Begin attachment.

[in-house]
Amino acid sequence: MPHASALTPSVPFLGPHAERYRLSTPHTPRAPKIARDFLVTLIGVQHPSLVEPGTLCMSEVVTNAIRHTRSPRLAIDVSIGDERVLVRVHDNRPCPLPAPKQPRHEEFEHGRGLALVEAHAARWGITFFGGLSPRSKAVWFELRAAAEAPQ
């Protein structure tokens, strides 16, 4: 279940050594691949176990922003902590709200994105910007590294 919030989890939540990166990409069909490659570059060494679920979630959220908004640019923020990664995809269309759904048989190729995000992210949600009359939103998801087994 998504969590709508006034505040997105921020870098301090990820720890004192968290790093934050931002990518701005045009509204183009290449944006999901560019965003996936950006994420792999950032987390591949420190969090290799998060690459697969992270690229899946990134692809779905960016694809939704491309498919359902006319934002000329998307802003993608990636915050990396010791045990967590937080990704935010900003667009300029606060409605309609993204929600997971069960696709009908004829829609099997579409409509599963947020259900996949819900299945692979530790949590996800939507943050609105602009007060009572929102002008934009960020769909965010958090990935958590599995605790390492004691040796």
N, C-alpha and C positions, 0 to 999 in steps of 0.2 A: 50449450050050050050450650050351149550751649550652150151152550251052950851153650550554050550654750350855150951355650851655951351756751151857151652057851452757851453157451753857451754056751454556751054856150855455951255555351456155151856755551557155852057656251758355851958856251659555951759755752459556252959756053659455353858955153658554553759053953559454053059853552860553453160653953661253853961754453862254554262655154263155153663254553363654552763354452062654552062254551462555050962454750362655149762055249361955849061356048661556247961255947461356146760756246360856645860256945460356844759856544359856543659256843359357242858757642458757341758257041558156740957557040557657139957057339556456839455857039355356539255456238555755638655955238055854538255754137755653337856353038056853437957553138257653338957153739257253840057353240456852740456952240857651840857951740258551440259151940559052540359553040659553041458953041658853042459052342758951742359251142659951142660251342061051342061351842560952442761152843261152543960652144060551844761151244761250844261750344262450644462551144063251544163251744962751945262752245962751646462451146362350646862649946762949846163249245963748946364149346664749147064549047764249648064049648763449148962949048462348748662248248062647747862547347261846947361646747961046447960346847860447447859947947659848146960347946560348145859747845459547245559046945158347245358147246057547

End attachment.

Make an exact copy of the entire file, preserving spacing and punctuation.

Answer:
[in-house]
Amino acid sequence: MPHASALTPSVPFLGPHAERYRLSTPHTPRAPKIARDFLVTLIGVQHPSLVEPGTLCMSEVVTNAIRHTRSPRLAIDVSIGDERVLVRVHDNRPCPLPAPKQPRHEEFEHGRGLALVEAHAARWGITFFGGLSPRSKAVWFELRAAAEAPQ
């Protein structure tokens, strides 16, 4: 279940050594691949176990922003902590709200994105910007590294 919030989890939540990166990409069909490659570059060494679920979630959220908004640019923020990664995809269309759904048989190729995000992210949600009359939103998801087994 998504969590709508006034505040997105921020870098301090990820720890004192968290790093934050931002990518701005045009509204183009290449944006999901560019965003996936950006994420792999950032987390591949420190969090290799998060690459697969992270690229899946990134692809779905960016694809939704491309498919359902006319934002000329998307802003993608990636915050990396010791045990967590937080990704935010900003667009300029606060409605309609993204929600997971069960696709009908004829829609099997579409409509599963947020259900996949819900299945692979530790949590996800939507943050609105602009007060009572929102002008934009960020769909965010958090990935958590599995605790390492004691040796």
N, C-alpha and C positions, 0 to 999 in steps of 0.2 A: 50449450050050050050450650050351149550751649550652150151152550251052950851153650550554050550654750350855150951355650851655951351756751151857151652057851452757851453157451753857451754056751454556751054856150855455951255555351456155151856755551557155852057656251758355851958856251659555951759755752459556252959756053659455353858955153658554553759053953559454053059853552860553453160653953661253853961754453862254554262655154263155153663254553363654552763354452062654552062254551462555050962454750362655149762055249361955849061356048661556247961255947461356146760756246360856645860256945460356844759856544359856543659256843359357242858757642458757341758257041558156740957557040557657139957057339556456839455857039355356539255456238555755638655955238055854538255754137755653337856353038056853437957553138257653338957153739257253840057353240456852740456952240857651840857951740258551440259151940559052540359553040659553041458953041658853042459052342758951742359251142659951142660251342061051342061351842560952442761152843261152543960652144060551844761151244761250844261750344262450644462551144063251544163251744962751945262752245962751646462451146362350646862649946762949846163249245963748946364149346664749147064549047764249648064049648763449148962949048462348748662248248062647747862547347261846947361646747961046447960346847860447447859947947659848146960347946560348145859747845459547245559046945158347245358147246057547